For Hanson, the biggest challenge of the model will be that owners of the more traditional brands may start to want some of the flexibility they see offered in the collections.
“They may even start to resent the brands,” he says. “All of a sudden, if other brands at the same price level that they’re competing with, perhaps even affiliated with the same hotel company, are given the ability to make decisions not to comply with brand standards, the owner of the more traditional brand could feel very disadvantaged.”
Only the beginning
Tapestry and Trademark have already attracted significant interest from independent hoteliers. Following the announcement of Hotel Skyler Syracuse, which converted in May, Hilton has more than 24 deals in various stages of development, including properties in Chicago, Nashville, New Orleans, Hampton and two in Indianapolis, with an additional 50 deals under discussion.
Meanwhile, there are currently 53 hotels in the Trademark Collection. The team is also actively working with a number of individual owners and large developers all over the world, including owners of existing hotels and new construction opportunities in urban markets. With the global supply of independent properties in the upscale market estimated to be more than 15,000, neither company will be stopping there.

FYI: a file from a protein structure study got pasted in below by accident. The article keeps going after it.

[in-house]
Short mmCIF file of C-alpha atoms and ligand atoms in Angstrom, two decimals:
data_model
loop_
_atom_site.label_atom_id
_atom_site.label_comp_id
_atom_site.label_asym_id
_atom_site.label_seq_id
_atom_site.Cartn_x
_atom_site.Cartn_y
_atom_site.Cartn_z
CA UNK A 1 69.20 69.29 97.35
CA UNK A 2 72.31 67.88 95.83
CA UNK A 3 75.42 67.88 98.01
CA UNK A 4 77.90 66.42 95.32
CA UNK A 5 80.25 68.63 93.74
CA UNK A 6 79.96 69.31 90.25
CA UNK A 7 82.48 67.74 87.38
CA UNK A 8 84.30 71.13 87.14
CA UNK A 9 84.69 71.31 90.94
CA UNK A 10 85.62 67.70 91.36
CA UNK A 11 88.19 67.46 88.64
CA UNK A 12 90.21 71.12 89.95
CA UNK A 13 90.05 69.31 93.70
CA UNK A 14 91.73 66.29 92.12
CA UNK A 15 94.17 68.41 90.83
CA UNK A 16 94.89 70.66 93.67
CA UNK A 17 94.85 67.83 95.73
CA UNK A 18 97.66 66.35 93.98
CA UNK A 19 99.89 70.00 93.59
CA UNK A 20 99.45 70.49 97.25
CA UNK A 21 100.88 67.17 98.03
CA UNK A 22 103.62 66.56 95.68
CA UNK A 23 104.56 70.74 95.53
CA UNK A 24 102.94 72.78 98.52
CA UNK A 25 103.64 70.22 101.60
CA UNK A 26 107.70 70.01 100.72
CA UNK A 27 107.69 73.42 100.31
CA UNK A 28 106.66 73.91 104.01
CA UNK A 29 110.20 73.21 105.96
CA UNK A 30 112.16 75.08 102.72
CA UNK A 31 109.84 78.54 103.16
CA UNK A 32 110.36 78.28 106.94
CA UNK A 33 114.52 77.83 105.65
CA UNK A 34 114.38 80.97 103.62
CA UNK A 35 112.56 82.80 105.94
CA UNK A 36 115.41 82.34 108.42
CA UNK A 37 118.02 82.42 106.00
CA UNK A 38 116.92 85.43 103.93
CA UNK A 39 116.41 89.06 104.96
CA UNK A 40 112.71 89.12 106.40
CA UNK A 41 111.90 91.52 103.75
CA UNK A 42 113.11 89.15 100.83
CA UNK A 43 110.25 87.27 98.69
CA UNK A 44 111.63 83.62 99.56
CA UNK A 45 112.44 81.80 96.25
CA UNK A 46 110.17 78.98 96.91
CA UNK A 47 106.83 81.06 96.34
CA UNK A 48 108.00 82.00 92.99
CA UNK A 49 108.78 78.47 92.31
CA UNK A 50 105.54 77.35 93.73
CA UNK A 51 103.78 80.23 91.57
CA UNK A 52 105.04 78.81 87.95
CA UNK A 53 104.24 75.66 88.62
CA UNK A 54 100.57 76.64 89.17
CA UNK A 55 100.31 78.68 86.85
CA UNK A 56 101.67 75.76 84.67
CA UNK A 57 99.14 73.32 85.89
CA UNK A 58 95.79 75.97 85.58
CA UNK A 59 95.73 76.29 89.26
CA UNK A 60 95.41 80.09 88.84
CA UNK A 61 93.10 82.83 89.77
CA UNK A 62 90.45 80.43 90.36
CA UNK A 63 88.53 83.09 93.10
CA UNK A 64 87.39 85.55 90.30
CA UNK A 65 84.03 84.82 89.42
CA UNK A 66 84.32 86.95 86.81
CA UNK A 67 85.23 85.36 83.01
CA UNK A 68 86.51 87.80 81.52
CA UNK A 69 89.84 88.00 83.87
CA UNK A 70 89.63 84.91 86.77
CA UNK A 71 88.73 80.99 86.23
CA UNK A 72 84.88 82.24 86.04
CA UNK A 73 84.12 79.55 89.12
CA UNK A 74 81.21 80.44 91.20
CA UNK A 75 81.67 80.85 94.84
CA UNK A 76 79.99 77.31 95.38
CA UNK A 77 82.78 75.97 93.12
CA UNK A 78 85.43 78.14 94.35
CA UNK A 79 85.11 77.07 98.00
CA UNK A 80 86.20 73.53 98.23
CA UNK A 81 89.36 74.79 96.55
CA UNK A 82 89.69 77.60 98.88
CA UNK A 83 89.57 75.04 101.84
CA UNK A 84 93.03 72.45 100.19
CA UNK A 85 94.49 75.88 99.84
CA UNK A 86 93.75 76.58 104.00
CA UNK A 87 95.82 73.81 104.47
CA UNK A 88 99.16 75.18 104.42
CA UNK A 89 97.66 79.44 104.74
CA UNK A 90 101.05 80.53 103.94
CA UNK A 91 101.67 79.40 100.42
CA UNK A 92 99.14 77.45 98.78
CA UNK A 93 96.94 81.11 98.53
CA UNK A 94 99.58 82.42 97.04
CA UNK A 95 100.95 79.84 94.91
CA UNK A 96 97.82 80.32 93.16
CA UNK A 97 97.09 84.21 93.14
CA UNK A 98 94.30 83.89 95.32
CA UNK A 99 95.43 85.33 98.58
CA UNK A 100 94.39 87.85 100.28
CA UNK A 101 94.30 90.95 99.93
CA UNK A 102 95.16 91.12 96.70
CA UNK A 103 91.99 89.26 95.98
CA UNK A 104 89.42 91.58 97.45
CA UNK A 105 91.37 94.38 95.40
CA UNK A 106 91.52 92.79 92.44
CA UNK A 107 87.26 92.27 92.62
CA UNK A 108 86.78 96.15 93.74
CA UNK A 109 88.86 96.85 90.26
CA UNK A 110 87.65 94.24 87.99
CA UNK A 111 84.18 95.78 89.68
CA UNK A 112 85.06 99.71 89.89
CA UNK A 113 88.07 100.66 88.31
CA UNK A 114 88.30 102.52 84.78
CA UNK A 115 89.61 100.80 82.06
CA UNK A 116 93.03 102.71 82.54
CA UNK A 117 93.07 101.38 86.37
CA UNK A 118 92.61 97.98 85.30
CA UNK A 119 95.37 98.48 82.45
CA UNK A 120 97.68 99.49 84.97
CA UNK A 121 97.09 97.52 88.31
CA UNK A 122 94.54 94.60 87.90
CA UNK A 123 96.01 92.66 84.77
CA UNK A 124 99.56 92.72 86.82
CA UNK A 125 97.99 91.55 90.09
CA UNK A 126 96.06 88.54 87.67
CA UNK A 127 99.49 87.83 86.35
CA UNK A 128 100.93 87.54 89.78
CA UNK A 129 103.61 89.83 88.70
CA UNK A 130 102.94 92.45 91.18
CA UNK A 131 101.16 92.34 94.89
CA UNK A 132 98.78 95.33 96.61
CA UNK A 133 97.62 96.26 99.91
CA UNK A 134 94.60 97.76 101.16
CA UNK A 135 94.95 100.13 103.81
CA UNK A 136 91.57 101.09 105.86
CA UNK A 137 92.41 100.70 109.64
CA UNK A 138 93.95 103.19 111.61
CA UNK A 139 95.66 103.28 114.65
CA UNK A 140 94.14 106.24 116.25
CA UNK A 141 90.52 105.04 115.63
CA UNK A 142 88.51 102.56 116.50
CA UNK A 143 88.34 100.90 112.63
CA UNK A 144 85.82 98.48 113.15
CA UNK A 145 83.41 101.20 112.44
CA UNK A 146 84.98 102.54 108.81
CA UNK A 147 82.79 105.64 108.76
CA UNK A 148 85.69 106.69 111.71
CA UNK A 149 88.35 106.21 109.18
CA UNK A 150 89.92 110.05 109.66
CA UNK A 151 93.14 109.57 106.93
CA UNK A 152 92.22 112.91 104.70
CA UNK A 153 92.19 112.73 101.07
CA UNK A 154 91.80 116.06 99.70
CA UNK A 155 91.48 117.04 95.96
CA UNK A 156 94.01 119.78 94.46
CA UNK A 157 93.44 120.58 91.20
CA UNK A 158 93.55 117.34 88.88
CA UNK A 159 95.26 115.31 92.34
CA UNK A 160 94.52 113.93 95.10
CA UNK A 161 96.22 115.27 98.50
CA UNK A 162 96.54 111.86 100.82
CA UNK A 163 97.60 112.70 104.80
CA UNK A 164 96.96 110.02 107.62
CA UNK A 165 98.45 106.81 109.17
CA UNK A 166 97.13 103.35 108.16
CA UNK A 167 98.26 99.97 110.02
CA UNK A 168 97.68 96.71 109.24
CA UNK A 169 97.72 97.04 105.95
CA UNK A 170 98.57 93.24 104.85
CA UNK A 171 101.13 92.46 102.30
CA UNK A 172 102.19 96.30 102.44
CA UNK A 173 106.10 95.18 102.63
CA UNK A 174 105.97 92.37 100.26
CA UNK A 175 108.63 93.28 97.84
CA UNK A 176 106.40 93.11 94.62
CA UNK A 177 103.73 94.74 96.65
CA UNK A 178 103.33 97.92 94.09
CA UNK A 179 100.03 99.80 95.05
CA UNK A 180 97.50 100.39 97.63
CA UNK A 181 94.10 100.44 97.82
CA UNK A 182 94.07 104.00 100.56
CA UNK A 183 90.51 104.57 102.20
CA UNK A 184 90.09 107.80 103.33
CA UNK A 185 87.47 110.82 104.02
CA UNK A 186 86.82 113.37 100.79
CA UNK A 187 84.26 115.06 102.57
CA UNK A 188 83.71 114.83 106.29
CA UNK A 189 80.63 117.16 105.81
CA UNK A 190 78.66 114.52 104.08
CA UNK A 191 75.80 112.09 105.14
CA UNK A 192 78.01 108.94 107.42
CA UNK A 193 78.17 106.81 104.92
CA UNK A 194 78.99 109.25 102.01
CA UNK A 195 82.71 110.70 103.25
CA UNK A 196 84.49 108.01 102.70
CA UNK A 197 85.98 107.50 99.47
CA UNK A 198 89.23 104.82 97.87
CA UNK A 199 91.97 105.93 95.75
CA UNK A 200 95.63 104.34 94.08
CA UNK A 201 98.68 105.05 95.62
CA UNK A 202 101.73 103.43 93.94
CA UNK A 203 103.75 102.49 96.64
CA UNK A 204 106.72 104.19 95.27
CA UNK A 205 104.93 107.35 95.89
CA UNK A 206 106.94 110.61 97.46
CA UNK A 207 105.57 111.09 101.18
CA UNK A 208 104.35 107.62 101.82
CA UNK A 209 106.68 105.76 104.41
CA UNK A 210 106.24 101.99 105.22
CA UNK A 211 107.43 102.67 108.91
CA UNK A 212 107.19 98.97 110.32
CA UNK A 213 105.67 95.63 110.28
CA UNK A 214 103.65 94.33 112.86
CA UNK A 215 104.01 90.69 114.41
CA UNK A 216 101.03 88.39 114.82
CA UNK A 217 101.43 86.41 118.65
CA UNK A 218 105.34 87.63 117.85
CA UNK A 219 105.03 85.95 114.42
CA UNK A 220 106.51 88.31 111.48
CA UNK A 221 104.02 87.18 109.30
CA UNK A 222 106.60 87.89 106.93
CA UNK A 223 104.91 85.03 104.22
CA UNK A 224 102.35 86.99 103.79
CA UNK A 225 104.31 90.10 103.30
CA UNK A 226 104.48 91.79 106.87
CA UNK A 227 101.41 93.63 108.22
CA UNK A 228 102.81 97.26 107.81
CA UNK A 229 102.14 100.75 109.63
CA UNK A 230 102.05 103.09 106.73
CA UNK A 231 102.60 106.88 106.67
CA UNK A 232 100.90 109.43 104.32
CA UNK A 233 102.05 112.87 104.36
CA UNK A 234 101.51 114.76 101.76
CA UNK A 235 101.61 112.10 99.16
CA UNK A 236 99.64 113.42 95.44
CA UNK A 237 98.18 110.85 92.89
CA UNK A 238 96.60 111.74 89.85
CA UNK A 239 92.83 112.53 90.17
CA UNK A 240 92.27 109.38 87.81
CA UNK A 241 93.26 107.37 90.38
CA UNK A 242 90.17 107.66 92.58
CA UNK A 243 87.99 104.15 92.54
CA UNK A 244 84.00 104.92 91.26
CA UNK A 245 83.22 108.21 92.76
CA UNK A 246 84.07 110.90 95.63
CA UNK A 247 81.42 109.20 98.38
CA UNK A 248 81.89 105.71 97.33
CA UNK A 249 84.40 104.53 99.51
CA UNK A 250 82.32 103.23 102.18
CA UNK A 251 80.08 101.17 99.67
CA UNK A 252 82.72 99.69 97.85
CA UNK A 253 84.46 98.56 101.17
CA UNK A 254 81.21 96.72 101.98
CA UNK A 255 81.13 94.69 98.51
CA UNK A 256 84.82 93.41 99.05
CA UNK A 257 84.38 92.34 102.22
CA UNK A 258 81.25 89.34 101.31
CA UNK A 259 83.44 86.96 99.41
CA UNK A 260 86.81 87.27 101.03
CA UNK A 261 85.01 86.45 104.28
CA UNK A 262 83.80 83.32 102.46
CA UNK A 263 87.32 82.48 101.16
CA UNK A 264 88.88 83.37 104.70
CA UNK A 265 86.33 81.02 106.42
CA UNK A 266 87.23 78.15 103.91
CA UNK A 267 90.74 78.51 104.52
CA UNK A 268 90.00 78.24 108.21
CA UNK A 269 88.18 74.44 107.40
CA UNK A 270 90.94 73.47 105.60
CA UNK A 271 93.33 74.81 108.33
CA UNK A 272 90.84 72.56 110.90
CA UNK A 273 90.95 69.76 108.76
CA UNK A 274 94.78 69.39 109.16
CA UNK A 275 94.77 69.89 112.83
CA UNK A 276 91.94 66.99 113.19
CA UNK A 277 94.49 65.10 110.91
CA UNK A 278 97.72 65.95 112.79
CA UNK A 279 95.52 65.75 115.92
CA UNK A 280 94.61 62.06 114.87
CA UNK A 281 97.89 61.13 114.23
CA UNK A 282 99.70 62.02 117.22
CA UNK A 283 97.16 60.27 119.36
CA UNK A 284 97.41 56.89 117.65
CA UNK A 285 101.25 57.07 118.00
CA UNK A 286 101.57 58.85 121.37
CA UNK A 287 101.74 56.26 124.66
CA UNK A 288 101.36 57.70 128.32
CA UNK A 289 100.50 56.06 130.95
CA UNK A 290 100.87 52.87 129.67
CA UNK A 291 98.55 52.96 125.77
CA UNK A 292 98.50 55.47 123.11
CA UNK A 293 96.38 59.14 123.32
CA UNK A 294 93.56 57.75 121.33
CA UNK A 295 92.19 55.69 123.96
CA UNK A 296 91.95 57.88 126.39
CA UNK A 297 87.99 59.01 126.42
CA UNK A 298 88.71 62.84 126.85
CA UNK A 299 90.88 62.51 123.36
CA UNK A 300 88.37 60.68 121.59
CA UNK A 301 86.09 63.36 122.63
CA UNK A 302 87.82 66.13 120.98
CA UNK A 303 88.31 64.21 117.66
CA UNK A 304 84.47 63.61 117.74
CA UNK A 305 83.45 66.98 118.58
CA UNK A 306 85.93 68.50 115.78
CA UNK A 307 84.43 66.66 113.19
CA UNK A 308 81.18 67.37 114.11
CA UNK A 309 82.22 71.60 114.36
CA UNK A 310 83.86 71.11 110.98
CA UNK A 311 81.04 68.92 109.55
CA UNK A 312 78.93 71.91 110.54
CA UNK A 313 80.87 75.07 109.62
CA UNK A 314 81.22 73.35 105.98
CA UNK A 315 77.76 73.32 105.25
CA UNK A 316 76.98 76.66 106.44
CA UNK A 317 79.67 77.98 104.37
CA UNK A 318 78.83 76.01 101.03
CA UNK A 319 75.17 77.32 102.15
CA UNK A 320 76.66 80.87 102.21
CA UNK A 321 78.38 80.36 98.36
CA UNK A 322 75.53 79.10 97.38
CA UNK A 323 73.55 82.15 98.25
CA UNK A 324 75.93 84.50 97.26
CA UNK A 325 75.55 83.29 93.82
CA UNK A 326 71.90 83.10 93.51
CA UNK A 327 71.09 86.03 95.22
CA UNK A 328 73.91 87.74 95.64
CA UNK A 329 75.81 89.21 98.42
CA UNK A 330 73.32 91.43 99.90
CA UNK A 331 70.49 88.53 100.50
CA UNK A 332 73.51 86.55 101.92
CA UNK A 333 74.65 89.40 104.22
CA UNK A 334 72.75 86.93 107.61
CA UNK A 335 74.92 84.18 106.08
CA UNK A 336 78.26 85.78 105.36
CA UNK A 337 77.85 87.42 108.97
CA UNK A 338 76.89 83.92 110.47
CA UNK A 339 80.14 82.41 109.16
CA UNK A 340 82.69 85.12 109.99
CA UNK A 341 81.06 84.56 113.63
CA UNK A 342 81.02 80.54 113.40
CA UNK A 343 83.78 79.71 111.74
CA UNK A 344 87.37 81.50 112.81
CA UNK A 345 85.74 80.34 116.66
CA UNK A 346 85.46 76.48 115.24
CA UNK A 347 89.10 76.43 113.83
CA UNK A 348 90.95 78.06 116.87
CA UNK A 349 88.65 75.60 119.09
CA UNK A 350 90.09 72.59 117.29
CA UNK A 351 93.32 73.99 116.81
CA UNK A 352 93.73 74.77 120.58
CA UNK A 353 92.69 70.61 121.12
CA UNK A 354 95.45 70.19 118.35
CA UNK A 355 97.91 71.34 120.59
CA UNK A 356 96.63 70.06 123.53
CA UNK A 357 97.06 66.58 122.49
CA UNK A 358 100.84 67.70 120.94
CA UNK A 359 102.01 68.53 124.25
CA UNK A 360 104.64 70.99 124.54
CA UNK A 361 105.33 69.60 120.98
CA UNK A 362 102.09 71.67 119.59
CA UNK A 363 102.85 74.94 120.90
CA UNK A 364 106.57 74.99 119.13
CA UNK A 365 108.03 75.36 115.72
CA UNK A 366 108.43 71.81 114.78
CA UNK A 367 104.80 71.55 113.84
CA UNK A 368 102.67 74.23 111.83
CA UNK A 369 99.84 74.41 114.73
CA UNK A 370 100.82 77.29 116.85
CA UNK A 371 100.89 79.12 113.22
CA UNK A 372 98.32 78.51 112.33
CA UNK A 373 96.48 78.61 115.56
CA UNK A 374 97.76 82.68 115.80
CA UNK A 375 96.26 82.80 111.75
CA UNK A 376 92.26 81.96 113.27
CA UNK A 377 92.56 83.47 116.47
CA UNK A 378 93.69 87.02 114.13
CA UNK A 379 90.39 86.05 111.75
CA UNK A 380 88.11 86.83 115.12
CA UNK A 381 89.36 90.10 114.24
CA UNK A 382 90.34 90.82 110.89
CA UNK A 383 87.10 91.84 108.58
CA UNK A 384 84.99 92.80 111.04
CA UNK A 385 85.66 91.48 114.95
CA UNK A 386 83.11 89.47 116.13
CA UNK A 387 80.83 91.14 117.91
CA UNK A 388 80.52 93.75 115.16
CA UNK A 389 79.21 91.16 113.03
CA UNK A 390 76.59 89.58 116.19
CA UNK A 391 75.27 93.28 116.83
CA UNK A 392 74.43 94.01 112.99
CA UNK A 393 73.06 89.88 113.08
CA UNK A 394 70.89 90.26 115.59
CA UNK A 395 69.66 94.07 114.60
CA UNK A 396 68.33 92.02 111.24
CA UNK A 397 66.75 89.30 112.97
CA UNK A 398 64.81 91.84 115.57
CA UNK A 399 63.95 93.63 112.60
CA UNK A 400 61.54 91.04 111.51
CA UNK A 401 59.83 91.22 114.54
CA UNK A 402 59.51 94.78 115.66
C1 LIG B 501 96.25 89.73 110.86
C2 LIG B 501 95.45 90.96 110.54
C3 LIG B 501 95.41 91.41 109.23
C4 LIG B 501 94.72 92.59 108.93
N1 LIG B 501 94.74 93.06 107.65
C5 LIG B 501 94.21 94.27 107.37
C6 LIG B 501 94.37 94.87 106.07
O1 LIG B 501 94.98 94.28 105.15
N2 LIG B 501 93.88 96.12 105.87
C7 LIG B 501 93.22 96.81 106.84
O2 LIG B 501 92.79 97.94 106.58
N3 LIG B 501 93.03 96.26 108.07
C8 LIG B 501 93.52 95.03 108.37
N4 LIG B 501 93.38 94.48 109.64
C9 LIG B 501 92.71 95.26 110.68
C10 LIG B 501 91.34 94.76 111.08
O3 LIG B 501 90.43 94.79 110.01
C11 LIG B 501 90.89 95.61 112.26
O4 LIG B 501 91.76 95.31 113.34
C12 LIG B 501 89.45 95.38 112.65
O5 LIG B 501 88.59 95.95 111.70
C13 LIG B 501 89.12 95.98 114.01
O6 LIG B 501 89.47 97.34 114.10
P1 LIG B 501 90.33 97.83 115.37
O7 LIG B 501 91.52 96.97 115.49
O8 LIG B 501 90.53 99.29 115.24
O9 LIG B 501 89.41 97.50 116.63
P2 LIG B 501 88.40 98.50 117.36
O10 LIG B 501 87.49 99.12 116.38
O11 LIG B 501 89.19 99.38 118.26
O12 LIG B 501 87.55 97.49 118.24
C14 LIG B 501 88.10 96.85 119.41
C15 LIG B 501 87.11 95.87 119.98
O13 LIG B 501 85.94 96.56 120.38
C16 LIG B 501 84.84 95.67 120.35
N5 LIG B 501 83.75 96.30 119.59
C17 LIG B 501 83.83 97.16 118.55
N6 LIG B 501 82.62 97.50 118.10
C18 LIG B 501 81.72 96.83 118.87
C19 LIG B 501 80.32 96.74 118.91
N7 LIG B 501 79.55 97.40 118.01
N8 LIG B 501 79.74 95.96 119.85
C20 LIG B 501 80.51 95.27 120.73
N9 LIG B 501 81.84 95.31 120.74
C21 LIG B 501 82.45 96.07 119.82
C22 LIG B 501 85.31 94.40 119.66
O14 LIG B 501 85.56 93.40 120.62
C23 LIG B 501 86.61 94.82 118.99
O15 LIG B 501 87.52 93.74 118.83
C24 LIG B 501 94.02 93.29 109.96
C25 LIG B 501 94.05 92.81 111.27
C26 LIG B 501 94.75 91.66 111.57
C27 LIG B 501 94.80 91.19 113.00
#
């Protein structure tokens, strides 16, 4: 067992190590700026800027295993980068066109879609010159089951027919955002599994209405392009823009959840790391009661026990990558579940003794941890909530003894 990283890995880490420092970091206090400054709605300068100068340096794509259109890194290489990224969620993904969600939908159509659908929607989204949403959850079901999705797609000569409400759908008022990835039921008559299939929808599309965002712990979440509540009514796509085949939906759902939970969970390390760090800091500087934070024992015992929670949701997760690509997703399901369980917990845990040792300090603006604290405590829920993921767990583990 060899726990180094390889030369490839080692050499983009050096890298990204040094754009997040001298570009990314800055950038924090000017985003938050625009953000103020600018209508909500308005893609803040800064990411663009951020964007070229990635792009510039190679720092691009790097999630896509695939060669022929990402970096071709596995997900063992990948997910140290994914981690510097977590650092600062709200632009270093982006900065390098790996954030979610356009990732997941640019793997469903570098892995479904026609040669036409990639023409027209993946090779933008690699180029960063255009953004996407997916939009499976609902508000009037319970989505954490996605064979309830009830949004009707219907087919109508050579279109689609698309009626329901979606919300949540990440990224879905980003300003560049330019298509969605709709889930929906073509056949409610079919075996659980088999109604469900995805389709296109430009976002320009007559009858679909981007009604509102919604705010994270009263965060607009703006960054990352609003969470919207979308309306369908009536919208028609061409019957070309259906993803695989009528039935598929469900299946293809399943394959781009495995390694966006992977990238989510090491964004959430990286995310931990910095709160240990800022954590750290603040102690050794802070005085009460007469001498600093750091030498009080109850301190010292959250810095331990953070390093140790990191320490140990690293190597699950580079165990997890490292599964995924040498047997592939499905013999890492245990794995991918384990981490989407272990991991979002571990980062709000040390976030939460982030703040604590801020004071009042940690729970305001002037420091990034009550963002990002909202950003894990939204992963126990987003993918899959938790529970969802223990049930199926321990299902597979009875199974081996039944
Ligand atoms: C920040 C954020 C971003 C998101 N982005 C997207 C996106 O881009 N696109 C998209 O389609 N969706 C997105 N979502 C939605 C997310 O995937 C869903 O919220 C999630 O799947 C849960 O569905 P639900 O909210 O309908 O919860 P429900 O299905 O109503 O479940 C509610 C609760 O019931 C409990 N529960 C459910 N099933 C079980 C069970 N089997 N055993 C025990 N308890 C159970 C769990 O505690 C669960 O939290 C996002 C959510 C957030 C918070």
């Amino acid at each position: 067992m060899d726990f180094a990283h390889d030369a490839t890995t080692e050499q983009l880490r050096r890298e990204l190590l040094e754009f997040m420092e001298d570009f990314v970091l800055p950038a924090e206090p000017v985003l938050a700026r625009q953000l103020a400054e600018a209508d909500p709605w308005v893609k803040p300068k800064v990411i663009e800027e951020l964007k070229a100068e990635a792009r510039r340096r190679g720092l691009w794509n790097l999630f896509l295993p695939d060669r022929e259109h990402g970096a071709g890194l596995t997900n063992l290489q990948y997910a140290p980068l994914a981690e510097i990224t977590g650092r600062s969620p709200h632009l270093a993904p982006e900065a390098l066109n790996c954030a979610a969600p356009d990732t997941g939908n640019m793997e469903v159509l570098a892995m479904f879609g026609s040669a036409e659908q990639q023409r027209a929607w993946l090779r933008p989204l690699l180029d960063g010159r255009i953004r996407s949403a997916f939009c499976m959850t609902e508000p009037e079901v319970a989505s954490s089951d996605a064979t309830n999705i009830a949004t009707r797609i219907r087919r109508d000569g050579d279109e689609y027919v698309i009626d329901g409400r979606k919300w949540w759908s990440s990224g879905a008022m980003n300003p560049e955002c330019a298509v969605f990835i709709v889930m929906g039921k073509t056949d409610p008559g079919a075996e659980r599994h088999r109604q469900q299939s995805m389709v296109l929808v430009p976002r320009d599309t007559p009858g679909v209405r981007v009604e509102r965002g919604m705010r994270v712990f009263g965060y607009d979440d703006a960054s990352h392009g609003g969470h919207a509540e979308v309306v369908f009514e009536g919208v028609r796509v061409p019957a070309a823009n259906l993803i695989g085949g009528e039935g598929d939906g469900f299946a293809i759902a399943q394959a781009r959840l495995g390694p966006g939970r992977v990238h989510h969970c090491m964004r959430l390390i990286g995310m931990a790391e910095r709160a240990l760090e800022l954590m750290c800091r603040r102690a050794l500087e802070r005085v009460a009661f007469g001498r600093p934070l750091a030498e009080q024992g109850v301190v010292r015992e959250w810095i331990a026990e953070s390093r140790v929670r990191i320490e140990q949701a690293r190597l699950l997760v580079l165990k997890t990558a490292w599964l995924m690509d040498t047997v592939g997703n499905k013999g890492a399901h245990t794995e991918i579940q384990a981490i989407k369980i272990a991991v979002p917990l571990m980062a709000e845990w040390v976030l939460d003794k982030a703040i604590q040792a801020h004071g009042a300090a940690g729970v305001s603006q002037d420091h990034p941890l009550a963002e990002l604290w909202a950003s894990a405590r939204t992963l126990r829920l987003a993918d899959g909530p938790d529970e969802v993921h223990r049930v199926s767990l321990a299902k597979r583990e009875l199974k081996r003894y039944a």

“While the first opportunities Hilton has identified are in the US, we will continue to carefully evaluate and expand the collection in additional markets that align strategically for the brand,” Nogal says.
Focus on growth
At Trademark, the immediate focus will be on growing the brand in distinctive markets. “We’ve set a high bar to add historic, iconic or landmark hotels, which truly represent the individuality and personality the Trademark Hotel Collection stands for,” Bijaoui says.
There is no doubt in Hanson’s mind that many other hotel groups are set to follow suit. “This is an evolving trend that will continue and expand in the worldwide lodging industry,” he says. “There are so many mid-priced hotels, whether they’re boutique or lifestyle, that don’t meet the traditional brand standards of a 14×27ft room, or might have different public space configurations.
"For brands to grow, they have to accept hotels that might not have qualified under old brand standards.”